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Bridging the gender pay gap

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Bridging the gender pay gap

The 1st October ordinarily hails the introduction of legislation or regulations which bring changes within the remit of employment law.  

This year there were very few notable changes, except the annual increase to the national minimum wage.  However, many had eagerly anticipated the introduction of the Government’s Gender Pay Gap Regulations which were due to come into force.

The introduction of The Equality Act (Gender Pay Gap Information) Regulations 2016 has now been pushed back to April 2017.

The significance of this may be quite apparent to those individuals who work in the field of employment law and discrimination, but to many up and down the country, the introduction and implications of this regulation are relatively unheard of.

So what are the Gender Pay Gap Regulations?

Employers will be required to publish gender pay gap details highlighting the difference in gross pay and bonus payments made to female, as compared to male, employees.

The regulations will apply to both private and voluntary sector employers who have over 250 employees. Although the regulations do not stretch to the public sector as of yet, the Government is set to bring in similar requirements by adjusting the equality duties placed on the public sector.

The regulations go on to outline who will be considered an employee and defines a ‘relevant employee’. This means a person who ordinarily works in Great Britain and whose contract of employment is governed by UK legislation. This means that the regulations are likely to stretch very widely, and have been drafted with the purpose of ensuring that employers will struggle to manipulate figures, for example by excluding agency staff from the figures.

Why are the Gender Pay Gap Regulations important?

The gender pay gap is often considered to be something which has long since passed, with women now taking up some of the highest paying roles across various different industries. However, the Government consultation on draft regulations issued on 12th February 2016 indicates that although great lengths have been taken with regard to improving the gender pay gap, as a society we cannot be complacent.

The regulations and the requirement they impose on employers to publish figures, are expected to bring the benefit of transparency around gender pay differences. It is a welcomed move towards full recognition of the fight against gender inequality which still exists in society today. A consideration which will be at the forefront following the implementation of the regulations is whether the gender pay gap has truly been bridged as far as the government had expected.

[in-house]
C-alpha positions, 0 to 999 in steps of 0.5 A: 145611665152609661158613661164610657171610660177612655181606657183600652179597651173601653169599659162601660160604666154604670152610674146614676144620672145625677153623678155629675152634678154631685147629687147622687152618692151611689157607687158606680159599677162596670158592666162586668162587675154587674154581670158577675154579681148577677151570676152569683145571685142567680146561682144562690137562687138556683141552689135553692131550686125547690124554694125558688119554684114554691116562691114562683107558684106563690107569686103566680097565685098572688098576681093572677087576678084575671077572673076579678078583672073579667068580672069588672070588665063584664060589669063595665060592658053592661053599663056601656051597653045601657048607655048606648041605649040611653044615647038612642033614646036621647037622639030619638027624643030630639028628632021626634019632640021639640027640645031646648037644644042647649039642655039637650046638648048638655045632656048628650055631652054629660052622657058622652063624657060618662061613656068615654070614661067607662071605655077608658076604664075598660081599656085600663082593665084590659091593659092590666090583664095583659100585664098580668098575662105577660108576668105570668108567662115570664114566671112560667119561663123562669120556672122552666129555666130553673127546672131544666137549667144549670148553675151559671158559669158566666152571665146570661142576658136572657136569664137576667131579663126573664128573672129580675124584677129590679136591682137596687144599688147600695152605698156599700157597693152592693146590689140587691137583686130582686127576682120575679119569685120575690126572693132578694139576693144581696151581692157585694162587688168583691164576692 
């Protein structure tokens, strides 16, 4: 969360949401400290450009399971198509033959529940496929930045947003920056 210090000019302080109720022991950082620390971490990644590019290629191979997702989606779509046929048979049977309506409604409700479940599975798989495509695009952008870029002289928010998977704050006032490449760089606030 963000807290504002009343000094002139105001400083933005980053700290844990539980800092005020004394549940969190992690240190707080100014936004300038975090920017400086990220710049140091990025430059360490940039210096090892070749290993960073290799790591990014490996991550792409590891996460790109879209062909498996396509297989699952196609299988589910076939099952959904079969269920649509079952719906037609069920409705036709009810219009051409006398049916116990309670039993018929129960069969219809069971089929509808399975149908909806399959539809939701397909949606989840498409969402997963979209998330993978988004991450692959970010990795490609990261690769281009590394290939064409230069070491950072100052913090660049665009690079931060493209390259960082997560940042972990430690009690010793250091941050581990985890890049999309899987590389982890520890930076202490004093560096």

But why is this important to you?

It may seem on face value that the introduction of this regulation will not have a significant impact to the recognition of employee’s rights within the workplace. However, this regulation is to be read in line with the Equality Act 2010. This legislation provides protection to individuals who have been treated unfavourably because of a protected characteristic. There are many types of claims which each have their own respective legal test, but the underlying premise is that if an individual suffers a detriment on the grounds of a protected characteristic then they may have recourse to bring a claim.

One such protected characteristic is sex under Section 10 of the Equality Act 2010. Therefore if the publishing of the gender pay information indicates that a female member of staff is being paid far less than her male colleague for the same role then this may bring about the potential for a claim. The Equality Act outlines the ‘Equality of Terms’ under chapter three and the above scenario may well trigger a claim on this basis.

Therefore we may well see a rise in the number of claims with the introduction of the regulations. If you feel that any of the above is relevant you or your employment please get in touch with our specialist discrimination team for advice and assistance on 0175 321 6399.